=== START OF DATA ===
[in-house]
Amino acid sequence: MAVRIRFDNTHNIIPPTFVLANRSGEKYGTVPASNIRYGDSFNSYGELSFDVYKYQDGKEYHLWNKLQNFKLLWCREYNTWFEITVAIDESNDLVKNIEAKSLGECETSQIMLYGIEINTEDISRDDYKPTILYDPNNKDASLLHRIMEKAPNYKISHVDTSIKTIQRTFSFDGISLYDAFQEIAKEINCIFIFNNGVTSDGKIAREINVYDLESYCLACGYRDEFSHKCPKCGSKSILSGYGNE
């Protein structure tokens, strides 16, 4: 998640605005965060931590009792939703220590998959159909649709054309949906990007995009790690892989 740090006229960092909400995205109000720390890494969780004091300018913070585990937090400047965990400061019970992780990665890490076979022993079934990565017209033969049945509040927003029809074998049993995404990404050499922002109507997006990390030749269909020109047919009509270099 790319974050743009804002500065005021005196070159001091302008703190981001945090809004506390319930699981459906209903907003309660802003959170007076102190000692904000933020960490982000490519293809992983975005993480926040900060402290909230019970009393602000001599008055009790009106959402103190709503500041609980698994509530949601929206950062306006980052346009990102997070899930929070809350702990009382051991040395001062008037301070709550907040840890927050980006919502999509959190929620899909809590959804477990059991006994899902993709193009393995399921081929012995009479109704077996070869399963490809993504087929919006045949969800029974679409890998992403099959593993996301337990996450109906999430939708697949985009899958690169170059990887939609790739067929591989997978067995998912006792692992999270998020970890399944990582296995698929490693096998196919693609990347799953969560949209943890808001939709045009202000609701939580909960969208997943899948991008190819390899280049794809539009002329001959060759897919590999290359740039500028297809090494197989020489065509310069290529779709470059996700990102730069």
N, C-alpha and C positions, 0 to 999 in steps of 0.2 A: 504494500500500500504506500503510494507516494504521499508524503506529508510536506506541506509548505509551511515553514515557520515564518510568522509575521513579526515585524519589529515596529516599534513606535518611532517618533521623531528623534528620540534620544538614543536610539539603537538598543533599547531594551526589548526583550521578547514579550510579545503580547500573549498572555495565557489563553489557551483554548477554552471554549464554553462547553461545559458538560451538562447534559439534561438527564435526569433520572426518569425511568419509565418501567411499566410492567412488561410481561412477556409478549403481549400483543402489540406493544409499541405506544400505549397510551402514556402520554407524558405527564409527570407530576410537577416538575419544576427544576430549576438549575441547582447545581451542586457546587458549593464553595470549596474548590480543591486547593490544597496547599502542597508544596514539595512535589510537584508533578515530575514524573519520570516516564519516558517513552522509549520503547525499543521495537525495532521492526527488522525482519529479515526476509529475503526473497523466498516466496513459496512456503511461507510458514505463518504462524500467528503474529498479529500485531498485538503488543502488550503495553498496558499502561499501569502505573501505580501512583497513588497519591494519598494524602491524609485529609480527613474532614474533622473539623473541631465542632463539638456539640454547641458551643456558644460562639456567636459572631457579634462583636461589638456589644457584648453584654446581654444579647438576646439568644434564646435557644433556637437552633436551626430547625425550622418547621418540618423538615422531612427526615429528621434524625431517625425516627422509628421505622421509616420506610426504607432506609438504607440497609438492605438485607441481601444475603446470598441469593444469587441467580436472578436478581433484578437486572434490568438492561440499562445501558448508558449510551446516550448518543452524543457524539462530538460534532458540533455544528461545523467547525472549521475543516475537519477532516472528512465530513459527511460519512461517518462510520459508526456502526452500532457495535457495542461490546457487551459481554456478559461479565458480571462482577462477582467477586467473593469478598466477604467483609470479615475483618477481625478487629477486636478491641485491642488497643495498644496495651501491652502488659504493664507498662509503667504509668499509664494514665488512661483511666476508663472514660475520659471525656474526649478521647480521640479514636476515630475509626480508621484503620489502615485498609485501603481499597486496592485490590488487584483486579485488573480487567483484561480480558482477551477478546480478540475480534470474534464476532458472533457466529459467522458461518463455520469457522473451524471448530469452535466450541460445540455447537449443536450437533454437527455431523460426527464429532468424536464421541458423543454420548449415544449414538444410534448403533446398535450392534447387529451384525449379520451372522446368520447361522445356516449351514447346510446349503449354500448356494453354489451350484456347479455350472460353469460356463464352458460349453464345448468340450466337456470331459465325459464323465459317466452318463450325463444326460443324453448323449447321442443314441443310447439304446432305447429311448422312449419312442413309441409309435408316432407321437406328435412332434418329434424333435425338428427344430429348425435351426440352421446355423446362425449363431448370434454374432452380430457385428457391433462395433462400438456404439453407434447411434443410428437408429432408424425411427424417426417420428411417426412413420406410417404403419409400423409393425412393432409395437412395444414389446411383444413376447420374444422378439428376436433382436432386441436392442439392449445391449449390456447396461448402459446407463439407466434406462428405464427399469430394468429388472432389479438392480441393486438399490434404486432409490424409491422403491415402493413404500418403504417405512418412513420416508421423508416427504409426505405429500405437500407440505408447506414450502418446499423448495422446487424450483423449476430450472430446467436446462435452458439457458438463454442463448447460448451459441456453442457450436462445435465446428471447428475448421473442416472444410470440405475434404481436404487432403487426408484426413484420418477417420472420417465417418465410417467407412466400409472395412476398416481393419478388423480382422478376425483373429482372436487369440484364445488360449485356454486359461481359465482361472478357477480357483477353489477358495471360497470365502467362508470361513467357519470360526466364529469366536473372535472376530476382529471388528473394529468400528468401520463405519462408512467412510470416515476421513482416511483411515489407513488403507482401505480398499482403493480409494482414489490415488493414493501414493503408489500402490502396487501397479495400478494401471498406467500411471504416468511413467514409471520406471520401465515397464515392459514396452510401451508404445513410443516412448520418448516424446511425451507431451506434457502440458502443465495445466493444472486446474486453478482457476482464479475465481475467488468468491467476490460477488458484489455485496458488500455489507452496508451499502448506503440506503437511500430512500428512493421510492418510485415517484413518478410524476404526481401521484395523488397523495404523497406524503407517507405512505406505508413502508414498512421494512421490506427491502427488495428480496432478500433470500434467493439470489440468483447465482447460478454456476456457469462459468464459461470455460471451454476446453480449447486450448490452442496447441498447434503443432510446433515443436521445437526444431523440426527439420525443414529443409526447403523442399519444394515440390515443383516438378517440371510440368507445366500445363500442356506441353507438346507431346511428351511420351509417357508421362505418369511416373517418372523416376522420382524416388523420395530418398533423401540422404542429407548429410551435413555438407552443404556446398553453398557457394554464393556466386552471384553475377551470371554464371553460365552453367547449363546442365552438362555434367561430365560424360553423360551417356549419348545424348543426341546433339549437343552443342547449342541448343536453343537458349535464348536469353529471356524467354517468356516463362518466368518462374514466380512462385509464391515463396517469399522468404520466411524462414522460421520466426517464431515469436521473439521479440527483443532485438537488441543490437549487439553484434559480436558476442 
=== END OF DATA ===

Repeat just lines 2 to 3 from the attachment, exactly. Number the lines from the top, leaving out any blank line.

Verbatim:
Amino acid sequence: MAVRIRFDNTHNIIPPTFVLANRSGEKYGTVPASNIRYGDSFNSYGELSFDVYKYQDGKEYHLWNKLQNFKLLWCREYNTWFEITVAIDESNDLVKNIEAKSLGECETSQIMLYGIEINTEDISRDDYKPTILYDPNNKDASLLHRIMEKAPNYKISHVDTSIKTIQRTFSFDGISLYDAFQEIAKEINCIFIFNNGVTSDGKIAREINVYDLESYCLACGYRDEFSHKCPKCGSKSILSGYGNE
């Protein structure tokens, strides 16, 4: 998640605005965060931590009792939703220590998959159909649709054309949906990007995009790690892989 740090006229960092909400995205109000720390890494969780004091300018913070585990937090400047965990400061019970992780990665890490076979022993079934990565017209033969049945509040927003029809074998049993995404990404050499922002109507997006990390030749269909020109047919009509270099 790319974050743009804002500065005021005196070159001091302008703190981001945090809004506390319930699981459906209903907003309660802003959170007076102190000692904000933020960490982000490519293809992983975005993480926040900060402290909230019970009393602000001599008055009790009106959402103190709503500041609980698994509530949601929206950062306006980052346009990102997070899930929070809350702990009382051991040395001062008037301070709550907040840890927050980006919502999509959190929620899909809590959804477990059991006994899902993709193009393995399921081929012995009479109704077996070869399963490809993504087929919006045949969800029974679409890998992403099959593993996301337990996450109906999430939708697949985009899958690169170059990887939609790739067929591989997978067995998912006792692992999270998020970890399944990582296995698929490693096998196919693609990347799953969560949209943890808001939709045009202000609701939580909960969208997943899948991008190819390899280049794809539009002329001959060759897919590999290359740039500028297809090494197989020489065509310069290529779709470059996700990102730069």